Freestyle scooter brothers up for Oz champs

By Kelvin McDonald
Makaia Day-Brown in aerial scooter heaven.  Source: Timothy Upfold/YouTube

Māori freestyle scooter brothers Kahu and Makaia Day-Brown touched down in Brisbane today to ready themselves for their third Australasian scooter championships this weekend.

Kahu (15) and Makaia (12) are ranked no. 1 in New Zealand after winning their first national champs in Napier in January, which automatically qualified them for the Australasian competition.

Fresh from winning their first NZ national championship titles. Kahu, mum Rachel and Makaia.  Photo/Supplied.

The brothers, who compete in one of the fastest growing extreme sports in the world, are the first siblings in their sport to secure a sponsorship deal with a major international brand, MADD Gear

This has set them on course to becoming professionals if they can achieve eye-catching performances at competitions like the Brisbane event.

Practice makes perfect. Kahu at his local skate park. Source/Instagram

Their mother Rachel Day-Brown, who is with the boys in Australia, says "the kids are very excited" about the Friday through Sunday championships. 

She says they've set a target of finishing amongst the cream of talent at the competition.

"They both want to get in the Top 10 of Australasia, which is a big call," she says, "as the riders over here have such elite parks to practice on, with foam pits to practice the harder tricks."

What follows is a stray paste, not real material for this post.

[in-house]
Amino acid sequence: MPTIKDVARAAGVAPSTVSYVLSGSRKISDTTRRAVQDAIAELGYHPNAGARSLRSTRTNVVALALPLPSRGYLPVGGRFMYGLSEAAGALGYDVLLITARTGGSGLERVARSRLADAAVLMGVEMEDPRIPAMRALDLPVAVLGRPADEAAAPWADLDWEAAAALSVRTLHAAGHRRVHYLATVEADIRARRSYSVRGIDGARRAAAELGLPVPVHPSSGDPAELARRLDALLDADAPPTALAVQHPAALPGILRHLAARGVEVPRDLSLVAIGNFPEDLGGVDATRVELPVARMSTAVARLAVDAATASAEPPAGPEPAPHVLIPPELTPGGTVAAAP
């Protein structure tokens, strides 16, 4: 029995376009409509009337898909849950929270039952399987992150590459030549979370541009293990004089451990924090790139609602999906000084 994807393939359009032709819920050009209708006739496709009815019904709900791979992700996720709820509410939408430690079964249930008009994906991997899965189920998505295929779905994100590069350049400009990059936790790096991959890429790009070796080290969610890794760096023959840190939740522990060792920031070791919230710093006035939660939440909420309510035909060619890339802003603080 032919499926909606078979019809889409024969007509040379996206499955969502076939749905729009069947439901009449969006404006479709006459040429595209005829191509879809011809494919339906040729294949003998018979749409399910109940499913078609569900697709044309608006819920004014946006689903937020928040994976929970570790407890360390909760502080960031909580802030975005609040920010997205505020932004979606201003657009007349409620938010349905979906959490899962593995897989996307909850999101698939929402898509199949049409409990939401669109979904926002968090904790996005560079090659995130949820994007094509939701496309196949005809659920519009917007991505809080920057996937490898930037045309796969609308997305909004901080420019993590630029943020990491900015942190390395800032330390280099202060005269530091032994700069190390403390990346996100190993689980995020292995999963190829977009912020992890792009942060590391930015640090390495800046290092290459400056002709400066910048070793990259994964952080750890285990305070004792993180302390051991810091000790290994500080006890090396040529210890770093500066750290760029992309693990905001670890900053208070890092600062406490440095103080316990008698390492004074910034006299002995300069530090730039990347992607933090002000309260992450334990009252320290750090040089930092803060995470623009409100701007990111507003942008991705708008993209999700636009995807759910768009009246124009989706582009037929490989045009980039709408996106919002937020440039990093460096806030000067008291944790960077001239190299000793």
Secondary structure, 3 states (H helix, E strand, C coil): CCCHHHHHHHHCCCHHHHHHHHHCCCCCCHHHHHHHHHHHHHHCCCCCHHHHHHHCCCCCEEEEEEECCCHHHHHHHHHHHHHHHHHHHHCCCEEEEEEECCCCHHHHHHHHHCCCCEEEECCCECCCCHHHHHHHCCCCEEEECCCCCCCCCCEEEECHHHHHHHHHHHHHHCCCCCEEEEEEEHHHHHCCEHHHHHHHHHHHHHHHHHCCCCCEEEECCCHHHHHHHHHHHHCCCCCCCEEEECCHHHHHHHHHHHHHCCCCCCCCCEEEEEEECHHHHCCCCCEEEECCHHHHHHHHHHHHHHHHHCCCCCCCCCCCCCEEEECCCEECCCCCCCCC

This is something that isn't available in Aotearoa.

However, she says the boys aren't put off and they're getting better with every competition.

"It’s all about getting the experience", she says. 

"The more experience they get, the more chance of improving and getting to their main goal of becoming professional."

'Scootering keeps their dad alive'. Kahu with his late father Tracy Brown. Photo/Supplied.

The brothers, with whakapapa to Ngāi Tahu through their mother and Ngāti Raukawa ki Tainui and Ngāti Whātua from their father Tracy Brown, are fulfilling a wish their late dad had for them before he passed away from cancer in September 2016, when Makaia was just 10 years old and Kahu was 13. 

"The scootering keeps their dream and their dad alive because that’s what dad wanted for them," the boys' mum told Te Ao earlier this year.